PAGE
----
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Automatic segmentation of microvascular structures is a critical step in quantitatively characterizing vessel remodeling and other physiological changes in the dura mater or other tissues. We developed a supervised random forest (RF) classifier for segmenting thin vessel structures using multiscale features based on Hessian, oriented second derivatives, Laplacian of Gaussian and line features. The latter multiscale line detector feature helps in detecting and connecting faint vessel structures that would otherwise be missed. Experimental results on epifluorescence imagery show that the RF approach produces foreground vessel regions that are almost 20 and 25 percent better than Niblack and Otsu threshold-based segmentations respectively.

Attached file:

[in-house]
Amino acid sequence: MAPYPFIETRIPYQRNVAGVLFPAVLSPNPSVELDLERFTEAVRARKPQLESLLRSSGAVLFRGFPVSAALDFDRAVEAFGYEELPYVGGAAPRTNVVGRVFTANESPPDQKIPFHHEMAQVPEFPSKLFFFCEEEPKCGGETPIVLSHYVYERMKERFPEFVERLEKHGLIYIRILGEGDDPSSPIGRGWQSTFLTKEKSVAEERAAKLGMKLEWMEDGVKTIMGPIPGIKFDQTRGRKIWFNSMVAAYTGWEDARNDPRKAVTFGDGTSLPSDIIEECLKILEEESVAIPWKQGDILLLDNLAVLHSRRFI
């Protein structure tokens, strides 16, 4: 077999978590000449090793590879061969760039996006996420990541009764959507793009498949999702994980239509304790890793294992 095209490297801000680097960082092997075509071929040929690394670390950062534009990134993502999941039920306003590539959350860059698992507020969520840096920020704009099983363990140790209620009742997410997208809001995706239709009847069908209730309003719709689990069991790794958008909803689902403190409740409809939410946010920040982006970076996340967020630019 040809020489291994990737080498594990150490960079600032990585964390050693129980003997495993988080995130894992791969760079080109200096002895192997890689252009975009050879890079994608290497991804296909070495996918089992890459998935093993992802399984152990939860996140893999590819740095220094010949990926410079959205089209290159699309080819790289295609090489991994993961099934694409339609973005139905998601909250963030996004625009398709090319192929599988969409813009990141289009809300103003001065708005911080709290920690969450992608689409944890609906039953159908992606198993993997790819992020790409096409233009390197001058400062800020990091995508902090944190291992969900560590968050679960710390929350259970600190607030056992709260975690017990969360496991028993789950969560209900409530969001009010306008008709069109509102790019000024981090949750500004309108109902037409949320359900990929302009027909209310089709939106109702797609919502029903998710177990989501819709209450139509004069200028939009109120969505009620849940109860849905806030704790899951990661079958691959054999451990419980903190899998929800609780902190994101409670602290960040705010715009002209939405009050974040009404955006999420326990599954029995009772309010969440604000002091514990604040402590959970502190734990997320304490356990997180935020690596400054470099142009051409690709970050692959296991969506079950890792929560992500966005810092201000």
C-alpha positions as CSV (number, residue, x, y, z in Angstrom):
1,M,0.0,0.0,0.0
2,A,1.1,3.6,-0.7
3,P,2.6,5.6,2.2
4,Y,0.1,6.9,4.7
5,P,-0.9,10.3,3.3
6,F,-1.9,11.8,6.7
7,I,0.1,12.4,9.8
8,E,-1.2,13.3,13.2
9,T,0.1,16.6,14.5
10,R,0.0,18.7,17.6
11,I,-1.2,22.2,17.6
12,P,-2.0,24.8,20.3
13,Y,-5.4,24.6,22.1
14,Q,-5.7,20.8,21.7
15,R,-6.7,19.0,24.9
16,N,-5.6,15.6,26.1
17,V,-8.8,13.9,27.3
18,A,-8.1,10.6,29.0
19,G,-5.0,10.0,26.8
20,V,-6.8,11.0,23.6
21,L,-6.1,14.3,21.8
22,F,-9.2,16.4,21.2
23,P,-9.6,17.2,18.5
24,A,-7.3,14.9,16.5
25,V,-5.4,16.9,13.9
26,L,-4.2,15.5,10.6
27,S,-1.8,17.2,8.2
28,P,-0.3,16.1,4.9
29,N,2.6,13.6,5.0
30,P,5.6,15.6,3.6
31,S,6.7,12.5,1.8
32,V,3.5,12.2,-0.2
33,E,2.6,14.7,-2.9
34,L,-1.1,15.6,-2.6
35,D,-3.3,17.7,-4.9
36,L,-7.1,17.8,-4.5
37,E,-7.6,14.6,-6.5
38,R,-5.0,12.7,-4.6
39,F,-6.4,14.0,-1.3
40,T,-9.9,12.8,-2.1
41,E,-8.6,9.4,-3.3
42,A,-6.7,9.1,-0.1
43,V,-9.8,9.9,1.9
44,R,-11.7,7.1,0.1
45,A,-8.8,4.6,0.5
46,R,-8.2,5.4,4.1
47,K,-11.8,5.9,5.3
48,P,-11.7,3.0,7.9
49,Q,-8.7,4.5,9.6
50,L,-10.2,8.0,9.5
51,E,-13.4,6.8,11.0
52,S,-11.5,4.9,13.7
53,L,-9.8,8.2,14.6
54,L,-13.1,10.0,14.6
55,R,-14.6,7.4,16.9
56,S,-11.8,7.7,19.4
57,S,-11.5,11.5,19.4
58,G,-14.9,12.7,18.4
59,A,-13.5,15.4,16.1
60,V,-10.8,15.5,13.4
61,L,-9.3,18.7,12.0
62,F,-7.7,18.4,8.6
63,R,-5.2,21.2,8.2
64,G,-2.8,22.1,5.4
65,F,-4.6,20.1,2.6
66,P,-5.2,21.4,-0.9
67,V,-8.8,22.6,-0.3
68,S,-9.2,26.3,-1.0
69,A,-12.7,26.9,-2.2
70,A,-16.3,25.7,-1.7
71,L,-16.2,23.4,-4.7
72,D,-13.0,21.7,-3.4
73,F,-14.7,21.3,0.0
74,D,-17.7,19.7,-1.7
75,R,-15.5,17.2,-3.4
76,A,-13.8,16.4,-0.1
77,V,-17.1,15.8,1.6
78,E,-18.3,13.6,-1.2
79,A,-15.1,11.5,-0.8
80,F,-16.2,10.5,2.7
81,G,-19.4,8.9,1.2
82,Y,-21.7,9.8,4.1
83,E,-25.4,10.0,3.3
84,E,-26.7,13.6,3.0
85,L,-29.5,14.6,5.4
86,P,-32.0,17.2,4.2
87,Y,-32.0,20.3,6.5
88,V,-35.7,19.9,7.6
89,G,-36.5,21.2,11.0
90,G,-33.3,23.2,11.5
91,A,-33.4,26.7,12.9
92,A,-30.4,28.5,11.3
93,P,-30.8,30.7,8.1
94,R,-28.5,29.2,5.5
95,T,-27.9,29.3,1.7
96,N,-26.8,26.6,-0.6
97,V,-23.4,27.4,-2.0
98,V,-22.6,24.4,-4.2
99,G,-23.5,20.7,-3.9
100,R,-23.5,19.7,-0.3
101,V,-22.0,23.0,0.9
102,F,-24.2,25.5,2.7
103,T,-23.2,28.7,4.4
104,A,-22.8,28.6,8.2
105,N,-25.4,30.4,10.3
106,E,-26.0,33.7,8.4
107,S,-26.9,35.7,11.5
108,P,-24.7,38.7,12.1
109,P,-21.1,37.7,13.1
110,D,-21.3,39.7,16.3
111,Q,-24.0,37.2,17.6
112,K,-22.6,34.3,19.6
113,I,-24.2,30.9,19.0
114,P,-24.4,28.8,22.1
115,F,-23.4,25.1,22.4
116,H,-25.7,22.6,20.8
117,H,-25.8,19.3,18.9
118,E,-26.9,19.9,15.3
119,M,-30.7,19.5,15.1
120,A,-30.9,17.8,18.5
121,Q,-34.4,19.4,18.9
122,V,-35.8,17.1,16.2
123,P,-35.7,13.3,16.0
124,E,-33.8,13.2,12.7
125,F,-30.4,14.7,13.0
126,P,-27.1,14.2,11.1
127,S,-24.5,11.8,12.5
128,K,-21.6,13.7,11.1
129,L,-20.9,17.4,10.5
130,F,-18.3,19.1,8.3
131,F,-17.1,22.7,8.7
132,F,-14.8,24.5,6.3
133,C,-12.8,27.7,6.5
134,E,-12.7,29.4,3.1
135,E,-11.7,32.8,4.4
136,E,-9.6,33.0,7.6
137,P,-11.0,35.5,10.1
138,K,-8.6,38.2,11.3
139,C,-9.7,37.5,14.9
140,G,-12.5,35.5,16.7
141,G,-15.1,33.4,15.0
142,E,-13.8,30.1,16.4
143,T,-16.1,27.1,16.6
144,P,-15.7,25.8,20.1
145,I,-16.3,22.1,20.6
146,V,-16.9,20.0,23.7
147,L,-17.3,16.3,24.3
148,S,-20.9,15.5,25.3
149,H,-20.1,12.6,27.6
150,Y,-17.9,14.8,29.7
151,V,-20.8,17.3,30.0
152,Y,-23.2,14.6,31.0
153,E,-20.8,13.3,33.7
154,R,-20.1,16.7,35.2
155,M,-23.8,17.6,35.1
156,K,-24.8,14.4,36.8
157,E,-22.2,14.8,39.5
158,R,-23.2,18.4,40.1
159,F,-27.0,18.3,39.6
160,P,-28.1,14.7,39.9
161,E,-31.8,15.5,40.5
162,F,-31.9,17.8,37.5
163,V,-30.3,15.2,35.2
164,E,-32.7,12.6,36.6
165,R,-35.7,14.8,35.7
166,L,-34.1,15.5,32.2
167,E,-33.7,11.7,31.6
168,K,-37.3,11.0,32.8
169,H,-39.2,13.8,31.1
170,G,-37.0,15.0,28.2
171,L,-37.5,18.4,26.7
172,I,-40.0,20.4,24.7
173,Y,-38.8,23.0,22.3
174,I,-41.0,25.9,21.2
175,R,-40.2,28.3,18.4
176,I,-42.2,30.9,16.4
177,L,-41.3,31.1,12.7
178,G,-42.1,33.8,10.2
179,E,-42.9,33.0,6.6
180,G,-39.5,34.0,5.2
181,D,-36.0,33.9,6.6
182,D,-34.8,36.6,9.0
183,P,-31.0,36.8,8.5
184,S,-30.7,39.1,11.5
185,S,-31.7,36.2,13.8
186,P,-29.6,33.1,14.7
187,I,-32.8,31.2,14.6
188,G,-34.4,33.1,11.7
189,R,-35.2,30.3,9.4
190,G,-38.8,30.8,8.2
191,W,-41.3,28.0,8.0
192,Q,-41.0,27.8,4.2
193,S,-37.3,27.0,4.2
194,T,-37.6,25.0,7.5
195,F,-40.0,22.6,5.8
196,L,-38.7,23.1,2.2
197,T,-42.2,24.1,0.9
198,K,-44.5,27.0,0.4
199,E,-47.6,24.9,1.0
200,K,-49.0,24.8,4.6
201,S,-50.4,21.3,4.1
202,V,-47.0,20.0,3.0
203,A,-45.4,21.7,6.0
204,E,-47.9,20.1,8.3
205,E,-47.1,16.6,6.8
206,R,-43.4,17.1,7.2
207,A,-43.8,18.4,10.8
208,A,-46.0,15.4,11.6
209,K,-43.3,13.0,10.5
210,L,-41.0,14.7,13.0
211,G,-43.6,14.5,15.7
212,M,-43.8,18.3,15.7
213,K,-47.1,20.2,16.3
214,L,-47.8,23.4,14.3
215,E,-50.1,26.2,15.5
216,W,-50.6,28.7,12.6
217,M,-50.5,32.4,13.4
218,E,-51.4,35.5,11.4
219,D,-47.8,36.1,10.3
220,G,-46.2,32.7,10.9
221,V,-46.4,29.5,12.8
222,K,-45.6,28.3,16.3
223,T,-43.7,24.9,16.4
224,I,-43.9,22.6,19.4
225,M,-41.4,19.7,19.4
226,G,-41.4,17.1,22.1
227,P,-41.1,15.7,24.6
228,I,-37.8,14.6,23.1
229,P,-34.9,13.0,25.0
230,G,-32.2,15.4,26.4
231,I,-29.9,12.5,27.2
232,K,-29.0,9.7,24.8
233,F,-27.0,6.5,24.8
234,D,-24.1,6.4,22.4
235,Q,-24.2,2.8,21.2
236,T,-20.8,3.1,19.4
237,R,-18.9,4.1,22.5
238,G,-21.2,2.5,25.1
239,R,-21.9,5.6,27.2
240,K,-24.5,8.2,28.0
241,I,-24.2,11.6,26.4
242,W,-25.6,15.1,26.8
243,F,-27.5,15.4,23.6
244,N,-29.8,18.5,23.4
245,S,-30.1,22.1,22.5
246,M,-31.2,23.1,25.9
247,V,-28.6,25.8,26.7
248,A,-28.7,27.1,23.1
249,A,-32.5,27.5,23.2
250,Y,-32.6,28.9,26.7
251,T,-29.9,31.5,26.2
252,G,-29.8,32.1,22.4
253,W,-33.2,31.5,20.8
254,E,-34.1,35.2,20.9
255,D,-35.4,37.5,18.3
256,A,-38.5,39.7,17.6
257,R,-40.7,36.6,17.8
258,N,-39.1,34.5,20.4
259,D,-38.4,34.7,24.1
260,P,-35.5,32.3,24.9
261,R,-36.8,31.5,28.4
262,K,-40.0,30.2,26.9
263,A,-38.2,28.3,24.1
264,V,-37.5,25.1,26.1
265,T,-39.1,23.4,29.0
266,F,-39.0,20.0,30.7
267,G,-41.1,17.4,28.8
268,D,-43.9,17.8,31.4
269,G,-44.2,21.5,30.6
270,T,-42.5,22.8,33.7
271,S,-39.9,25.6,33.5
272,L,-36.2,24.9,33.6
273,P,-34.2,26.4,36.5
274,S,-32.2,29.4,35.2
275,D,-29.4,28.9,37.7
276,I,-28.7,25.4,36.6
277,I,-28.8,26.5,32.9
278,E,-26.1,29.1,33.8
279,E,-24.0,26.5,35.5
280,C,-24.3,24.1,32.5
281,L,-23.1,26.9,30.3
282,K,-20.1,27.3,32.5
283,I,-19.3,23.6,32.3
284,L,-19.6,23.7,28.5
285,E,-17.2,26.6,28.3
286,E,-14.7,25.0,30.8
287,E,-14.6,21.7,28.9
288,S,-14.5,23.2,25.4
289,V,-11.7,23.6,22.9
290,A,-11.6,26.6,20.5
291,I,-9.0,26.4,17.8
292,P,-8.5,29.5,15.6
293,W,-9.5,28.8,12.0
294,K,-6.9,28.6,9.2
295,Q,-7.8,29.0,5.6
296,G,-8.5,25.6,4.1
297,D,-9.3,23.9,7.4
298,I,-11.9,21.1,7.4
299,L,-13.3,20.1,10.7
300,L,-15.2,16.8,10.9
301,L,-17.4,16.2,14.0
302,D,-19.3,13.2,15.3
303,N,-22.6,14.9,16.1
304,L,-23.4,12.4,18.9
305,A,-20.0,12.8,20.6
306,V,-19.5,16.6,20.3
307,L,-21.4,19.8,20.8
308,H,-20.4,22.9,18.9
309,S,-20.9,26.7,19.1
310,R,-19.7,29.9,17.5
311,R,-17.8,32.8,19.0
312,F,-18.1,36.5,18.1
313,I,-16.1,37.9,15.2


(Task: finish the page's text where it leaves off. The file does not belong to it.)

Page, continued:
Original publication

DOI

10.1109/EMBC.2016.7591336

Type

Conference paper

Publication Date

08/2016

Volume

2016

Pages

2901 - 2904

Addresses

Computational Imaging and VisAnalysis (CIVA) Lab, Department of Computer Science, Columbia, MO 65201 USA.

Keywords

Dura Mater, Animals, Mice, Algorithms, Image Processing, Computer-Assisted, Microvessels, Optical Imaging, Vascular Remodeling